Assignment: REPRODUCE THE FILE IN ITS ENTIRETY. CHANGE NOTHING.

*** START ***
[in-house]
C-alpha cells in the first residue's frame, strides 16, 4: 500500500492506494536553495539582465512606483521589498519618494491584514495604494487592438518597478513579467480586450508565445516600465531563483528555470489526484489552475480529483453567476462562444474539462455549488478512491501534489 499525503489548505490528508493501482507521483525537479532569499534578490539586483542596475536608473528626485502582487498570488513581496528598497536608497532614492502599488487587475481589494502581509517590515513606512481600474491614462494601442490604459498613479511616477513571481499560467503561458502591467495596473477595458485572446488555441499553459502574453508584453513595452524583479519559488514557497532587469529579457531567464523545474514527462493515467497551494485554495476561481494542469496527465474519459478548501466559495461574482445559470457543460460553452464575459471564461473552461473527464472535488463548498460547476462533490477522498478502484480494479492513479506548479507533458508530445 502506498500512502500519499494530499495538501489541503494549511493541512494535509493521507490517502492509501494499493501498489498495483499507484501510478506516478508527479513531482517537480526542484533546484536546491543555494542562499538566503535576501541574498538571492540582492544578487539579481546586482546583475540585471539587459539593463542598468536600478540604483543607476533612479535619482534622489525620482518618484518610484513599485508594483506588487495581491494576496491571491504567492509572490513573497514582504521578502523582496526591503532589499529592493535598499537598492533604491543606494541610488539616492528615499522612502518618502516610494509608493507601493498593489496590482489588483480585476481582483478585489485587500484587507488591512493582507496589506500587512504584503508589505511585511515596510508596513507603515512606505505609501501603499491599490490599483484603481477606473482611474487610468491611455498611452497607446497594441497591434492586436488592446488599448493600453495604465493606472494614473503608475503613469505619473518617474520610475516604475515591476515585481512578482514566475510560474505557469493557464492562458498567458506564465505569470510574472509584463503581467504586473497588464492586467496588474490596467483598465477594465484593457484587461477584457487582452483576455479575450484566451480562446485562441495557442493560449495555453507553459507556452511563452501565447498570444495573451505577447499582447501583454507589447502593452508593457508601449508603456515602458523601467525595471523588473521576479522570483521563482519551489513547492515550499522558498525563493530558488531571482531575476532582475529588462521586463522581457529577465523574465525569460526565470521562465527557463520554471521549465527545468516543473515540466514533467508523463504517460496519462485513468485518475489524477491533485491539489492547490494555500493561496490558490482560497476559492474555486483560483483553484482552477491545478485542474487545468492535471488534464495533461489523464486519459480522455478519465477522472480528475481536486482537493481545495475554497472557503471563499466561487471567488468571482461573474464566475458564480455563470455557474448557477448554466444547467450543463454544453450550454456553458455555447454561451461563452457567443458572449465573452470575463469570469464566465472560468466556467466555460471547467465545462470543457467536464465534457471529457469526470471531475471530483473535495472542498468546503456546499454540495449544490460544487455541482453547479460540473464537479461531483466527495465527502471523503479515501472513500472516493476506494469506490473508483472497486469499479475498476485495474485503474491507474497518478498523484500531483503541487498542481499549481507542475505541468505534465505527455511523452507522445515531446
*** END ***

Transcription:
[in-house]
C-alpha cells in the first residue's frame, strides 16, 4: 500500500492506494536553495539582465512606483521589498519618494491584514495604494487592438518597478513579467480586450508565445516600465531563483528555470489526484489552475480529483453567476462562444474539462455549488478512491501534489 499525503489548505490528508493501482507521483525537479532569499534578490539586483542596475536608473528626485502582487498570488513581496528598497536608497532614492502599488487587475481589494502581509517590515513606512481600474491614462494601442490604459498613479511616477513571481499560467503561458502591467495596473477595458485572446488555441499553459502574453508584453513595452524583479519559488514557497532587469529579457531567464523545474514527462493515467497551494485554495476561481494542469496527465474519459478548501466559495461574482445559470457543460460553452464575459471564461473552461473527464472535488463548498460547476462533490477522498478502484480494479492513479506548479507533458508530445 502506498500512502500519499494530499495538501489541503494549511493541512494535509493521507490517502492509501494499493501498489498495483499507484501510478506516478508527479513531482517537480526542484533546484536546491543555494542562499538566503535576501541574498538571492540582492544578487539579481546586482546583475540585471539587459539593463542598468536600478540604483543607476533612479535619482534622489525620482518618484518610484513599485508594483506588487495581491494576496491571491504567492509572490513573497514582504521578502523582496526591503532589499529592493535598499537598492533604491543606494541610488539616492528615499522612502518618502516610494509608493507601493498593489496590482489588483480585476481582483478585489485587500484587507488591512493582507496589506500587512504584503508589505511585511515596510508596513507603515512606505505609501501603499491599490490599483484603481477606473482611474487610468491611455498611452497607446497594441497591434492586436488592446488599448493600453495604465493606472494614473503608475503613469505619473518617474520610475516604475515591476515585481512578482514566475510560474505557469493557464492562458498567458506564465505569470510574472509584463503581467504586473497588464492586467496588474490596467483598465477594465484593457484587461477584457487582452483576455479575450484566451480562446485562441495557442493560449495555453507553459507556452511563452501565447498570444495573451505577447499582447501583454507589447502593452508593457508601449508603456515602458523601467525595471523588473521576479522570483521563482519551489513547492515550499522558498525563493530558488531571482531575476532582475529588462521586463522581457529577465523574465525569460526565470521562465527557463520554471521549465527545468516543473515540466514533467508523463504517460496519462485513468485518475489524477491533485491539489492547490494555500493561496490558490482560497476559492474555486483560483483553484482552477491545478485542474487545468492535471488534464495533461489523464486519459480522455478519465477522472480528475481536486482537493481545495475554497472557503471563499466561487471567488468571482461573474464566475458564480455563470455557474448557477448554466444547467450543463454544453450550454456553458455555447454561451461563452457567443458572449465573452470575463469570469464566465472560468466556467466555460471547467465545462470543457467536464465534457471529457469526470471531475471530483473535495472542498468546503456546499454540495449544490460544487455541482453547479460540473464537479461531483466527495465527502471523503479515501472513500472516493476506494469506490473508483472497486469499479475498476485495474485503474491507474497518478498523484500531483503541487498542481499549481507542475505541468505534465505527455511523452507522445515531446